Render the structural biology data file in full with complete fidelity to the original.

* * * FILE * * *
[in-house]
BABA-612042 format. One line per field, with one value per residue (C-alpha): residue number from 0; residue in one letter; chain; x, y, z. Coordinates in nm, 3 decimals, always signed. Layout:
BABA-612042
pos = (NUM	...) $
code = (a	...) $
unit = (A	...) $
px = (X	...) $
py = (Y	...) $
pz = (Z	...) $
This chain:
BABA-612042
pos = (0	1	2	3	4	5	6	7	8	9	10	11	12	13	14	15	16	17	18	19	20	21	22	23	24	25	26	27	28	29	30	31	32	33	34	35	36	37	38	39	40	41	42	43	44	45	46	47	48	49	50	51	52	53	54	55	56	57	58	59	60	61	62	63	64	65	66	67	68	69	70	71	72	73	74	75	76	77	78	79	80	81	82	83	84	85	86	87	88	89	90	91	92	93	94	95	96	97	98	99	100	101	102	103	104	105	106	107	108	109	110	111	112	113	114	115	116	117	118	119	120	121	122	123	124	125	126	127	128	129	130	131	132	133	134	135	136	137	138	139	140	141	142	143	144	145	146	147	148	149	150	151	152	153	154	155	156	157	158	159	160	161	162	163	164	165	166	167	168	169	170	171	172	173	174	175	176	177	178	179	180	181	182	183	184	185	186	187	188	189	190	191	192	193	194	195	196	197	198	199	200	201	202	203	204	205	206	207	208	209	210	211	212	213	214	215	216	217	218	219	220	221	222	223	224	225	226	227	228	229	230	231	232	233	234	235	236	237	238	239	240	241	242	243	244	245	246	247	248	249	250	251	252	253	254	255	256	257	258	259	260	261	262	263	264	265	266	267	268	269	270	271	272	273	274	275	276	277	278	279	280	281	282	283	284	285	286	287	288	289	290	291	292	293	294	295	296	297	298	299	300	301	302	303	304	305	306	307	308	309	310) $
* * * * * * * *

[in-house]
BABA-612042 format. One line per field, with one value per residue (C-alpha): residue number from 0; residue in one letter; chain; x, y, z. Coordinates in nm, 3 decimals, always signed. Layout:
BABA-612042
pos = (NUM	...) $
code = (a	...) $
unit = (A	...) $
px = (X	...) $
py = (Y	...) $
pz = (Z	...) $
This chain:
BABA-612042
pos = (0	1	2	3	4	5	6	7	8	9	10	11	12	13	14	15	16	17	18	19	20	21	22	23	24	25	26	27	28	29	30	31	32	33	34	35	36	37	38	39	40	41	42	43	44	45	46	47	48	49	50	51	52	53	54	55	56	57	58	59	60	61	62	63	64	65	66	67	68	69	70	71	72	73	74	75	76	77	78	79	80	81	82	83	84	85	86	87	88	89	90	91	92	93	94	95	96	97	98	99	100	101	102	103	104	105	106	107	108	109	110	111	112	113	114	115	116	117	118	119	120	121	122	123	124	125	126	127	128	129	130	131	132	133	134	135	136	137	138	139	140	141	142	143	144	145	146	147	148	149	150	151	152	153	154	155	156	157	158	159	160	161	162	163	164	165	166	167	168	169	170	171	172	173	174	175	176	177	178	179	180	181	182	183	184	185	186	187	188	189	190	191	192	193	194	195	196	197	198	199	200	201	202	203	204	205	206	207	208	209	210	211	212	213	214	215	216	217	218	219	220	221	222	223	224	225	226	227	228	229	230	231	232	233	234	235	236	237	238	239	240	241	242	243	244	245	246	247	248	249	250	251	252	253	254	255	256	257	258	259	260	261	262	263	264	265	266	267	268	269	270	271	272	273	274	275	276	277	278	279	280	281	282	283	284	285	286	287	288	289	290	291	292	293	294	295	296	297	298	299	300	301	302	303	304	305	306	307	308	309	310) $